Dean Banks, who shot to fame as a finalist on the BBC Two television series, ‘Masterchef: The Professionals’, was left shocked after 14 people failed to honour their reservations at his Haar eatery on Saturday evening, the equivalent of 30 per cent of the bookings.
He blamed golf package companies in St Andrews who make reservations at a number of the Fife town’s restaurants for the one sitting, only to ask tourists to choose one of them at short notice, leaving the other establishments out of pocket.
Mr Banks, who described such behaviour as “totally unacceptable,” said he had been forced to throw out a sizeable quantity of fresh produce as a result, and ended up making a loss.
Now, he is following in the footsteps of a growing number of restaurateurs who require diners to provide debit or credit card details when making reservations, with charges for those who do not show up.
He told The Scotsman: “I can’t tell you how annoyed I was after Saturday. We lost out on what should have been more than £1,000 of revenue, which is a major loss of money for any business.
“We’re still trying to get off our feet and become a trusted brand that treats its staff well, but something like this has a domino effect.”
Since opening Haar at the beginning of April, Mr Banks, who trained at Rick Stein’s The Seafood Restaurant, has enjoyed praise from restaurant critics and writers. One review, published on Saturday, awarded the restaurant 49 out of 50, and hailed it as “just what is needed to shake up the St Andrews culinary scene.”
The glowing assessment prompting a deluge of calls from would-be diners, who were told the restaurant - based in St Andrews’ five star Kinnettles Hotel - was fully booked. However, as Mr Banks soon discovered, he could easily have accommodated many of those who called.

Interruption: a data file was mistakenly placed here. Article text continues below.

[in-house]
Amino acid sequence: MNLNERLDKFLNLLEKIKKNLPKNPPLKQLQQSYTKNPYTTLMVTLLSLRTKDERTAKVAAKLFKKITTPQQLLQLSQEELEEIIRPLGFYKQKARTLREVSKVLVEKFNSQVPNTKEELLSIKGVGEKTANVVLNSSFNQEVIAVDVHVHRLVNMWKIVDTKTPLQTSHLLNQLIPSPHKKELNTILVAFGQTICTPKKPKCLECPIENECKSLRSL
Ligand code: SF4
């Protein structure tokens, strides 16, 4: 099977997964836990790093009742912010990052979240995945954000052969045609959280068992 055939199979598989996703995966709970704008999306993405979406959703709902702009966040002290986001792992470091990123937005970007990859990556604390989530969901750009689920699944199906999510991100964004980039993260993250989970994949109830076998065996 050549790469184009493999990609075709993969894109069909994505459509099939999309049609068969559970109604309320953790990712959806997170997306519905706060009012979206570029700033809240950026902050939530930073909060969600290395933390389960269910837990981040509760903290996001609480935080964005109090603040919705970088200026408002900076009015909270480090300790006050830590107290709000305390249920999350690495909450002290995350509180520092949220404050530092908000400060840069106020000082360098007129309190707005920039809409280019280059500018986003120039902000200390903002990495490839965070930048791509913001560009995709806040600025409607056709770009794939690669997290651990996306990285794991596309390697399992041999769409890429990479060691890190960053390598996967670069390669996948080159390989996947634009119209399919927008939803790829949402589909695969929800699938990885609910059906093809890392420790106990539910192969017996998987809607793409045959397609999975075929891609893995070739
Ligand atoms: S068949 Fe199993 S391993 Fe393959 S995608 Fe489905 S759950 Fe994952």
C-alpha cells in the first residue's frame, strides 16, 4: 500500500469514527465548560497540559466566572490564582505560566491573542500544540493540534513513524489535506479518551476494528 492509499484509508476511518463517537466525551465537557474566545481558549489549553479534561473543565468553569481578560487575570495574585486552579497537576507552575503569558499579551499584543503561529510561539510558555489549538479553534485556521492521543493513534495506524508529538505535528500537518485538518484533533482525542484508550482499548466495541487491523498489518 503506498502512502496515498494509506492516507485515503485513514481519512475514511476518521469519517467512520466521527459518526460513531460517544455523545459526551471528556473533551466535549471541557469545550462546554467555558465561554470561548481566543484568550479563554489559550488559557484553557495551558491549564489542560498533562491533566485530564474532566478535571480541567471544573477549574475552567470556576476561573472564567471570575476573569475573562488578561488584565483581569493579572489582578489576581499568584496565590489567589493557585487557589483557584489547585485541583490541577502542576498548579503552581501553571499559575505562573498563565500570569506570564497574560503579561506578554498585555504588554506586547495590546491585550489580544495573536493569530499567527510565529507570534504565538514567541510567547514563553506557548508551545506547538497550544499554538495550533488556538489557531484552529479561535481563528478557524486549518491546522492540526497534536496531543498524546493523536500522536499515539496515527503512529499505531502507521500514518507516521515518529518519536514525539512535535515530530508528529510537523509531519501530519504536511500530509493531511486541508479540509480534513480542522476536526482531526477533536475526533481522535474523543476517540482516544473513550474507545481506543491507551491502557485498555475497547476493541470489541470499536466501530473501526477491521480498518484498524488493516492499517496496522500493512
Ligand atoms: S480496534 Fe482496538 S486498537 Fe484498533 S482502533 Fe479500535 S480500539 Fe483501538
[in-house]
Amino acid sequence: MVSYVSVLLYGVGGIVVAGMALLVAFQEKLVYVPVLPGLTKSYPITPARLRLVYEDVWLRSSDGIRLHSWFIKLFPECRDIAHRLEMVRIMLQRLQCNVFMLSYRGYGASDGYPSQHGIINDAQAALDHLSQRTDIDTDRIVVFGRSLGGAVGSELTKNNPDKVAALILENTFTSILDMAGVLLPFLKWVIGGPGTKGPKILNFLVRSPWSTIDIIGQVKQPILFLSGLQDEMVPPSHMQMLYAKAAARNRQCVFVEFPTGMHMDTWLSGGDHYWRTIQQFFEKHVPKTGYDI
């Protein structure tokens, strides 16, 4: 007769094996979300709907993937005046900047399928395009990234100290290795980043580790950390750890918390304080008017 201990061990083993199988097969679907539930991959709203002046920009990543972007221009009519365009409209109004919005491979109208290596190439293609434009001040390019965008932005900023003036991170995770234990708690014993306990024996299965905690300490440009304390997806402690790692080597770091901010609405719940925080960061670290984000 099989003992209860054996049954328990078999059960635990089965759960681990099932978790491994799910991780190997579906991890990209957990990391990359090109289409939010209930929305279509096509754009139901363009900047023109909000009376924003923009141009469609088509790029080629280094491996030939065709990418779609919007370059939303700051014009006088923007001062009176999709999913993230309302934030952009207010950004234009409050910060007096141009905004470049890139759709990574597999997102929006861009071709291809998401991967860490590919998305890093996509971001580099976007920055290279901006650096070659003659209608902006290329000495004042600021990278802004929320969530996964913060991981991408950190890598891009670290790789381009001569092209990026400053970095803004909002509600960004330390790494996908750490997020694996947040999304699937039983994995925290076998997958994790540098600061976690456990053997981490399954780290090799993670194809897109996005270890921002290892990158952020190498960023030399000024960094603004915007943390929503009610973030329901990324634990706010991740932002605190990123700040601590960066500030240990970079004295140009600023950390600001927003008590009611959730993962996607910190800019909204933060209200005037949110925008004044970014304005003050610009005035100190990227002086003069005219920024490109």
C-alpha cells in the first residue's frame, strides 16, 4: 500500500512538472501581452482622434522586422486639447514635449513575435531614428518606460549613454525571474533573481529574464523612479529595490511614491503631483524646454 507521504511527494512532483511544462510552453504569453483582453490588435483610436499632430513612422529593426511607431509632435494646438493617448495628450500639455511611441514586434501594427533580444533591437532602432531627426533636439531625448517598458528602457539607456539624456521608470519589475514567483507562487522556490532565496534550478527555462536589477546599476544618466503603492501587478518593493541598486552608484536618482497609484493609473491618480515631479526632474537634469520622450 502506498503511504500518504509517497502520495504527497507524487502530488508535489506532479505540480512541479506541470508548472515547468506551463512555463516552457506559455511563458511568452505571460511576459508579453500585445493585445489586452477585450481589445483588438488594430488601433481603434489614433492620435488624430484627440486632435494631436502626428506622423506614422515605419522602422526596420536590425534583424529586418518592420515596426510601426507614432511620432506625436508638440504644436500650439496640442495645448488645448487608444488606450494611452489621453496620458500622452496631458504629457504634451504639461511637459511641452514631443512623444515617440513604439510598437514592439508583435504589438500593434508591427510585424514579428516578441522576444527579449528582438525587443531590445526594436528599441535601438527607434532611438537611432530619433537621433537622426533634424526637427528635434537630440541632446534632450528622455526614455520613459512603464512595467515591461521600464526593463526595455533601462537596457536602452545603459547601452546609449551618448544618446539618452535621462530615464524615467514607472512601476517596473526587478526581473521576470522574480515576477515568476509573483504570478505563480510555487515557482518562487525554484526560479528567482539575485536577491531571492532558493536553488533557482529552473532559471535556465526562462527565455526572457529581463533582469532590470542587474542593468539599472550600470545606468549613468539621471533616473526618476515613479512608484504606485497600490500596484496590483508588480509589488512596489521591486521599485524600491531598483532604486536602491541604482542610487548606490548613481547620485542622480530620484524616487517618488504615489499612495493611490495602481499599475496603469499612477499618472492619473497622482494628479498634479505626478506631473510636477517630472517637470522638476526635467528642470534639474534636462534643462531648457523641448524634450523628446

Come the evening’s end, the no shows included a table of eight, a table of four, and a table of two. It was the fourth time in the space of just six weeks that a party of eight had bailed on its booking.
“We could have filled the place five times over on Saturday, but we had to turn people away,” Mr Banks explained. “I think what we’re seeing is golf tour companies booking three restaurants at a time and asking people where they want to eat.
“I’m not going to stand for that, and I’d love to get everyone involved in the hospitality industry in St Andrews to take a stand as well.”
Mr Banks, from Arbroath, is now in talks with ResDiary, the firm which handles the restaurant’s online bookings, to roll out a charging scheme. He stressed he will apply discretion and will not penalise diners with valid reasons for cancelling, but those who simply book and fail to show will not be allowed to get away with it.
“We serve a fixed tasting menu on Saturday nights which is £65 per person. If you don’t call to cancel and simply don’t show, you’ll be charged £65 a head.
“As I said to my general manager, if you want to go see your favourite band at the O2, spend £100 on a ticket, and then decide not to go, you lose your money - restaurants should be exact same.”
It is not the first time one of Scotland’s top chefs has been forced to take action in an attempt to curb the number of no show diners.
Last year, Mark Greenaway was so vexed at the problem, he introduced charges for people who failed to turn up.
Parties who did not appear for lunch booking at his eponymous eatery in Edinburgh were charged £30 per person, with the penalty rising to £50 a head for dinner bookings.
“We’ve only got 11 tables, and all week we’ll tell people that we’re full for the weekend,” he told The Scotsman at the time. “Then Saturday night comes around and we can be left with three, sometimes four empty tables. That’s the difference between us making money that week or losing it.”